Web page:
?By helping to maintain excess employment, you face the risk of keeping alive businesses that are no longer competitive, and perhaps whose productive era is over,? said Hisashi Yamada, an economist at the Japan Research Institute, a private research group in Tokyo. ?This could hurt employment in the long run. What you need is more structural change.?

Very unfortunately, in the context of an economic downturn, maintaining employment, and promoting structural change in the economy are opposing goals in the short-term. Structural changes involve creative destruction, which results in loss of jobs and rising unemployment. In countries with excessive private debt levels (e.g. US, UK, Australia, Spain, Ireland, etc), such changes are so painful that any long-term benefits for the economy are currently incomprehensible. But without structural changes, the economy cannot remain competitive and return to a sustainable growth path. If a country loses its competitive edge, the standard of living of its citizens will decline.

In Japan, the result of such lack of courage is economic stagnation for 15-16 years. Today, Japan has fallen into a depression that is the worst since the Great Depression.

Where are we in the business cycle?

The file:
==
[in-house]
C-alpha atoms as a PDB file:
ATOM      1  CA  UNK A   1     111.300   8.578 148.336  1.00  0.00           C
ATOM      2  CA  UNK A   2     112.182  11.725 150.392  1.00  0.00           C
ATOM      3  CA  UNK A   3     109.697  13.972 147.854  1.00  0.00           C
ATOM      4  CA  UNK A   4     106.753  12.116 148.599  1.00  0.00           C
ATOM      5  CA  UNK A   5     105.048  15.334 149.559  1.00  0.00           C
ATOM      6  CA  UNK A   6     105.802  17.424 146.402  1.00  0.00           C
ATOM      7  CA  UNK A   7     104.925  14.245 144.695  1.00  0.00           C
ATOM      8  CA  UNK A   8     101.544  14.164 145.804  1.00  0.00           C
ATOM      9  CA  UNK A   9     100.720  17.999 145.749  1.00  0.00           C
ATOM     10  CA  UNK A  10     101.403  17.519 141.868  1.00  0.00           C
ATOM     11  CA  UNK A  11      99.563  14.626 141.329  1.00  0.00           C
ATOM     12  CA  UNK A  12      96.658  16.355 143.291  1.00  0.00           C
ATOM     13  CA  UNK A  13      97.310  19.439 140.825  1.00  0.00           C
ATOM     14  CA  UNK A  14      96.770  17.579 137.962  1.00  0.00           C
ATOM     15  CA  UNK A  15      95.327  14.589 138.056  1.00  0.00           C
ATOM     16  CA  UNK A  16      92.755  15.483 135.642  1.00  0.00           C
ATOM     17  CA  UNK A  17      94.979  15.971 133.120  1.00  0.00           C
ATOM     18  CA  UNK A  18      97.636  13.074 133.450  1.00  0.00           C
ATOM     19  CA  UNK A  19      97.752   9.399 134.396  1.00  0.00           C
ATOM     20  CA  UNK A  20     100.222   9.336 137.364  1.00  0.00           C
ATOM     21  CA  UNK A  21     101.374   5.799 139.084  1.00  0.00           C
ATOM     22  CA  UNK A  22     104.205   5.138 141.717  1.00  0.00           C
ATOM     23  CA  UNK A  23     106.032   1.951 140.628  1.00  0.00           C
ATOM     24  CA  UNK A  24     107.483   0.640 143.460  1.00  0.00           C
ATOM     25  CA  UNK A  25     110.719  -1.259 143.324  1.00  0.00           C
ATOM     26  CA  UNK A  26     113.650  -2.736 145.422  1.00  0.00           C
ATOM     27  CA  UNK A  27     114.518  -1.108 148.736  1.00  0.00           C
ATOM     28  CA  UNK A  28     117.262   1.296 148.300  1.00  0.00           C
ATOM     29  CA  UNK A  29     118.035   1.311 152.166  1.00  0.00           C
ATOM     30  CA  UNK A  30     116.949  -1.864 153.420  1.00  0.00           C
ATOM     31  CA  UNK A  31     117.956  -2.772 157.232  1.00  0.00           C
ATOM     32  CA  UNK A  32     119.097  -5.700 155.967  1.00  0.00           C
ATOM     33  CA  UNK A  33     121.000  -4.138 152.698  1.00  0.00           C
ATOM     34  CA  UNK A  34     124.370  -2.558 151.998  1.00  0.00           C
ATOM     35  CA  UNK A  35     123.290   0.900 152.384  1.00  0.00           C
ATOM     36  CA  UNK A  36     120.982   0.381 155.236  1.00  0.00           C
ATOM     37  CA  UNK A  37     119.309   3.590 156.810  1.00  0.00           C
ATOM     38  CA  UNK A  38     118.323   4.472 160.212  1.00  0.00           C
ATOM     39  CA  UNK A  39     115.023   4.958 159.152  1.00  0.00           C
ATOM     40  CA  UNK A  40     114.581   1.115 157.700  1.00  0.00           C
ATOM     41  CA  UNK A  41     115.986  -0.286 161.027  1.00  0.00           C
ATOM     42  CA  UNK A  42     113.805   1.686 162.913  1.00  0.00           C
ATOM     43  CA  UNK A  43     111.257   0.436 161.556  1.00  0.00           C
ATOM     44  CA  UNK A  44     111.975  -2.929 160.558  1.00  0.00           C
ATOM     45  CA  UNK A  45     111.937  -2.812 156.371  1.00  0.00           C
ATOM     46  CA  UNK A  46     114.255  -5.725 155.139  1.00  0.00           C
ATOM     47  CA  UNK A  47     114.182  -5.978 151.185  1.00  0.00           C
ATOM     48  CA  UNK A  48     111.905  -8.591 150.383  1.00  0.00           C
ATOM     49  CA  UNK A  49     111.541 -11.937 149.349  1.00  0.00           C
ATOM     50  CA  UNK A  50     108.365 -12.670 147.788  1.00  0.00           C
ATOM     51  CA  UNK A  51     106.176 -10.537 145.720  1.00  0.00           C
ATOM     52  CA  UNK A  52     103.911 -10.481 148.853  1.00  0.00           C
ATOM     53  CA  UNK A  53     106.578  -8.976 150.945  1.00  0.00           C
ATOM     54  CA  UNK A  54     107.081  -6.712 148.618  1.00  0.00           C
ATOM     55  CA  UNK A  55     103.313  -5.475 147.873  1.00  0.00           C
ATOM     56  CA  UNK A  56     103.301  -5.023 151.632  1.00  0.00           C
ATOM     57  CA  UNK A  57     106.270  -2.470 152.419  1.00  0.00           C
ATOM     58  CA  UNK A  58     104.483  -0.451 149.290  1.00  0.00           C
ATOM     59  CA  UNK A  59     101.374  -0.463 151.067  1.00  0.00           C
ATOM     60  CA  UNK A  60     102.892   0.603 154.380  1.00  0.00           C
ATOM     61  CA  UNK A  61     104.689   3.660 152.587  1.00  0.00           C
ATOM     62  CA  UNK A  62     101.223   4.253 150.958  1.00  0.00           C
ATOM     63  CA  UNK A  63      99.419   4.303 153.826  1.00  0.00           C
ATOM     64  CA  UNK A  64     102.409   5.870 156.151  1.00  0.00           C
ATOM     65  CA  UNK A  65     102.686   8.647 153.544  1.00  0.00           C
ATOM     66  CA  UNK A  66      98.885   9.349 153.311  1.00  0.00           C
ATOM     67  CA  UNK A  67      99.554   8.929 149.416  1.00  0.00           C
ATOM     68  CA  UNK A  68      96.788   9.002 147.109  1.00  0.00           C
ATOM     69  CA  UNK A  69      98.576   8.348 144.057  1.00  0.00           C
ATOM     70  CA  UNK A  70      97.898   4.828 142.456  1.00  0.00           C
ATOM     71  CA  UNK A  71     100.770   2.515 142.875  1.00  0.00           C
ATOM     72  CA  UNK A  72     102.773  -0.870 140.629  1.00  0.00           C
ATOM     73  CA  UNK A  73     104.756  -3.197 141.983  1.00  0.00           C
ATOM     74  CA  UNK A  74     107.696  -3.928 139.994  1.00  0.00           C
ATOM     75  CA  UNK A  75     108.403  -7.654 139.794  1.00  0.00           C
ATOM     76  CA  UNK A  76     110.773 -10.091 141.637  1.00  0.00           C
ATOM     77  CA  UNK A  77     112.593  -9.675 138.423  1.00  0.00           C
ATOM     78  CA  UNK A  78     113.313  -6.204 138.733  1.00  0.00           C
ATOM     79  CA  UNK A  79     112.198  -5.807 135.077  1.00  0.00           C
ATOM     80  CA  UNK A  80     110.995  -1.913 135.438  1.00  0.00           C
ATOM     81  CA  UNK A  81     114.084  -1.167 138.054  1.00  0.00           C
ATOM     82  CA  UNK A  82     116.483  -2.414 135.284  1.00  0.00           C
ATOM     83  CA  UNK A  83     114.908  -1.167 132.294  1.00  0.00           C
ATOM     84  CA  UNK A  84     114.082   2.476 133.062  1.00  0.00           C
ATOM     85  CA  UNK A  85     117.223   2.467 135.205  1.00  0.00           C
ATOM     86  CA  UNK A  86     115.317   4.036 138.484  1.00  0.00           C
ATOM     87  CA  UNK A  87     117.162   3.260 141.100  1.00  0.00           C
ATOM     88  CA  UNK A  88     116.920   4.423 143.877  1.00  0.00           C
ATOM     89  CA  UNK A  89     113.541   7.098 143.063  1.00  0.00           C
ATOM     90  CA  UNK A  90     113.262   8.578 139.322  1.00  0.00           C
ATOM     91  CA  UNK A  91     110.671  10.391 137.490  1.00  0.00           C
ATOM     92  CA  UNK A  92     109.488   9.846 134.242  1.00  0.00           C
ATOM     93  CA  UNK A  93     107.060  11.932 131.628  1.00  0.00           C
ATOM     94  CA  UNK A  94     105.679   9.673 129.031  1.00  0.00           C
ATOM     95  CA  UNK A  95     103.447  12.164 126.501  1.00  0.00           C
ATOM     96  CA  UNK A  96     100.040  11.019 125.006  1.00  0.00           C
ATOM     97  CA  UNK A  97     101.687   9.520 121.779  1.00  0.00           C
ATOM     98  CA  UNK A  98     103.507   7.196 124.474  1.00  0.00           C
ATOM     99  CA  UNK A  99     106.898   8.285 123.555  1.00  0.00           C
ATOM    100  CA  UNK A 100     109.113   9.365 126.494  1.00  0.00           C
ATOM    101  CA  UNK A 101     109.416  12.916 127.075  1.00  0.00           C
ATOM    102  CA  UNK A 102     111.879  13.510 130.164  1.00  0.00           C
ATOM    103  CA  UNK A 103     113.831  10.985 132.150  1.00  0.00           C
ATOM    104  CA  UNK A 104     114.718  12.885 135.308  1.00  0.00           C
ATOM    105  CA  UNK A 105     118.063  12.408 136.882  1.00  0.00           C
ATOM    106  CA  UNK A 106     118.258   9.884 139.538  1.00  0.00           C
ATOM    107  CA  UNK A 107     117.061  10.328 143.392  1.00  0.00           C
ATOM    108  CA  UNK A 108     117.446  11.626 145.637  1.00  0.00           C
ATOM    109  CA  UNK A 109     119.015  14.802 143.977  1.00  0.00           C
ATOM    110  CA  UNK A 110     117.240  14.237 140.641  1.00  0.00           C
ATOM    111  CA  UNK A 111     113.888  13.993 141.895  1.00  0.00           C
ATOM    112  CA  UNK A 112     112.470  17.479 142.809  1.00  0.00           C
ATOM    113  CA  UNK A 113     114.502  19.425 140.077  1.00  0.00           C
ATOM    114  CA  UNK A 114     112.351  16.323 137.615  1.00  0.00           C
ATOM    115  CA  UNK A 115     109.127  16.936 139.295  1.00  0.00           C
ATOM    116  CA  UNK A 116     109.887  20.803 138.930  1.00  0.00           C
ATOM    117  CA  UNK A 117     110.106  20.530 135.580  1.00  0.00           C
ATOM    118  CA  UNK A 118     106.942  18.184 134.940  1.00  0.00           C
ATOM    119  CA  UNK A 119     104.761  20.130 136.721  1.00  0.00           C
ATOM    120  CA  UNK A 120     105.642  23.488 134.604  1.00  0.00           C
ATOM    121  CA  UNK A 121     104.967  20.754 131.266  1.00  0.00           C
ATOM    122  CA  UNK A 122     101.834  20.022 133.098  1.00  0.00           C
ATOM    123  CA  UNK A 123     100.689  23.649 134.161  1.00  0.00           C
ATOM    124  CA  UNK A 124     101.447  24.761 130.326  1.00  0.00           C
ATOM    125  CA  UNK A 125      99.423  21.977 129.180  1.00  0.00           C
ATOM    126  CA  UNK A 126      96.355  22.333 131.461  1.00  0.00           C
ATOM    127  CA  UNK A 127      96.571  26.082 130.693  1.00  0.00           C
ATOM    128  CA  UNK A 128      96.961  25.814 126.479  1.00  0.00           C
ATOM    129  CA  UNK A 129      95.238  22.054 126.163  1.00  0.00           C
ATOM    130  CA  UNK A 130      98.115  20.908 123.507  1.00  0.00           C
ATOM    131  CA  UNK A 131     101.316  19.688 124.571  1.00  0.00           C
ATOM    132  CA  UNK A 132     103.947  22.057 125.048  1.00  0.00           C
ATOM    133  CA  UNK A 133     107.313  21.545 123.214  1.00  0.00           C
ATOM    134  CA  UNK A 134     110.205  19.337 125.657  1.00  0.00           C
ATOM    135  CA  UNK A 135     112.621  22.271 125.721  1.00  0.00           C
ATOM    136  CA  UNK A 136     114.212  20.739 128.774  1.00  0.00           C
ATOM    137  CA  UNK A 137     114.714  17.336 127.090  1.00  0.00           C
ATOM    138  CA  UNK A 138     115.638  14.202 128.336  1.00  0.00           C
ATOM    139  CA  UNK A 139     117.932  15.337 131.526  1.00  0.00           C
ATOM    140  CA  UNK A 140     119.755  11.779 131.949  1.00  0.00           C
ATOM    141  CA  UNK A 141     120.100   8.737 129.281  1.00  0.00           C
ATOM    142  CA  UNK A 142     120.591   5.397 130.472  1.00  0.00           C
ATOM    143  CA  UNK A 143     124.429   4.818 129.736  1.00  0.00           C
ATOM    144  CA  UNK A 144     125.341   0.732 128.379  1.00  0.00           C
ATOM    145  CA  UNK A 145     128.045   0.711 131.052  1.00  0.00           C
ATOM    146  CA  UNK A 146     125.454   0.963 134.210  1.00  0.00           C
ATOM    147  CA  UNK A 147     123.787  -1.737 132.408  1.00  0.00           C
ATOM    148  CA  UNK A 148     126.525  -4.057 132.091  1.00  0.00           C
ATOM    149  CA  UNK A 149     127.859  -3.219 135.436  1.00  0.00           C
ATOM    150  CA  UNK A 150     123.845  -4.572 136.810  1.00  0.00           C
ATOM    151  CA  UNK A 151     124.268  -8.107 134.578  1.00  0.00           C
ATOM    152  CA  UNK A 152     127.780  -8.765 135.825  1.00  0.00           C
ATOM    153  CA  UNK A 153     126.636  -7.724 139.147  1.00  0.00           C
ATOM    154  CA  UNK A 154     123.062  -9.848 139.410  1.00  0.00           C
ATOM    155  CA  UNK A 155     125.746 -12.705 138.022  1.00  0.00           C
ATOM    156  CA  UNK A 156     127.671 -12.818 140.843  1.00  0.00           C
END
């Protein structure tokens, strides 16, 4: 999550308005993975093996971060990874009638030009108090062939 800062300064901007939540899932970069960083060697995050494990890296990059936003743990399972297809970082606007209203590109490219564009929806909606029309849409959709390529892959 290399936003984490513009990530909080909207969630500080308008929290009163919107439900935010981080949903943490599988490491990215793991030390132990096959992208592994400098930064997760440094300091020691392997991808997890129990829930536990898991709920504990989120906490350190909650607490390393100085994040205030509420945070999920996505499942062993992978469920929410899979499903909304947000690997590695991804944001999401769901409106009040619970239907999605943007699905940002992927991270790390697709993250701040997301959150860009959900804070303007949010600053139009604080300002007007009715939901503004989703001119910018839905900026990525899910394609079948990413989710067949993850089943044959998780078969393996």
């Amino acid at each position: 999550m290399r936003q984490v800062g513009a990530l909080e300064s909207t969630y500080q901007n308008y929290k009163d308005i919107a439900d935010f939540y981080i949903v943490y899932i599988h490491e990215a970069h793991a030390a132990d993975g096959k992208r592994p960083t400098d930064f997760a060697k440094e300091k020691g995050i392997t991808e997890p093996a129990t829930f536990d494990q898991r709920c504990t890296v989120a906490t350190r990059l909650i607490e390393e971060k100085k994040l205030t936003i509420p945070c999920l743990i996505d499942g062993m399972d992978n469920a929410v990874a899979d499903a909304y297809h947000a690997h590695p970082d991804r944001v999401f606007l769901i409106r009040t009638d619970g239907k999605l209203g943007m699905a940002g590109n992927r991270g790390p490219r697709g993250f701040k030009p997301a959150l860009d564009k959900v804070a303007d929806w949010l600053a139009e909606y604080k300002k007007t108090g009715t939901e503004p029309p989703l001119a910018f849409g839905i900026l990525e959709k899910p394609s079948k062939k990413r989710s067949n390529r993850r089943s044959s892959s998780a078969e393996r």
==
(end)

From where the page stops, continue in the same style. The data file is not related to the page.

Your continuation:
Friday, February 9th, 2007

Yesterday, in our article, The real story behind the phenomena of booms and busts, we asked this question. Today, we will look at the indications of where we may possibly be in the business cycle in Australia (which is applicable to the US as well).First we look at the November 2006 Statement of Monetary Policy from Reserve Bank of Australia (RBA):

What does seem clear, however, from several sources of information, is that the economy is operating with very limited spare capacity.

Clearly, as in the metaphor we gave in What cause booms and busts? Introduction to the Austrian Business Cycle Theory, the bus is running low on fuel i.e. the economy is reaching its limit of productive capacity. This is also the same situation that the United States is facing right now. Further down the statement:

Demand in some sectors has been especially strong over a number of years, reflecting the growth of the domestic and international economies. If firms cannot bring new factories or mines immediately on line when capacity constraints become binding, they may decide to hire more labour to work their existing production processes more intensively. This would lead to strong employment growth, but also a fall in the growth rate of average labour productivity because only relatively modest additional output can be produced by hiring more labour without additional capital.

To cope with the strong demand, businesses are forced to increase output. Unfortunately, the effectiveness of the existing capital stocks in the economy is reaching its limit and the only way to increase production further is to employ more labour and pressure the existing employed workers to produce more. As the statement says, without complementary capital, these extra labours are constrained in its effectiveness in increasing output.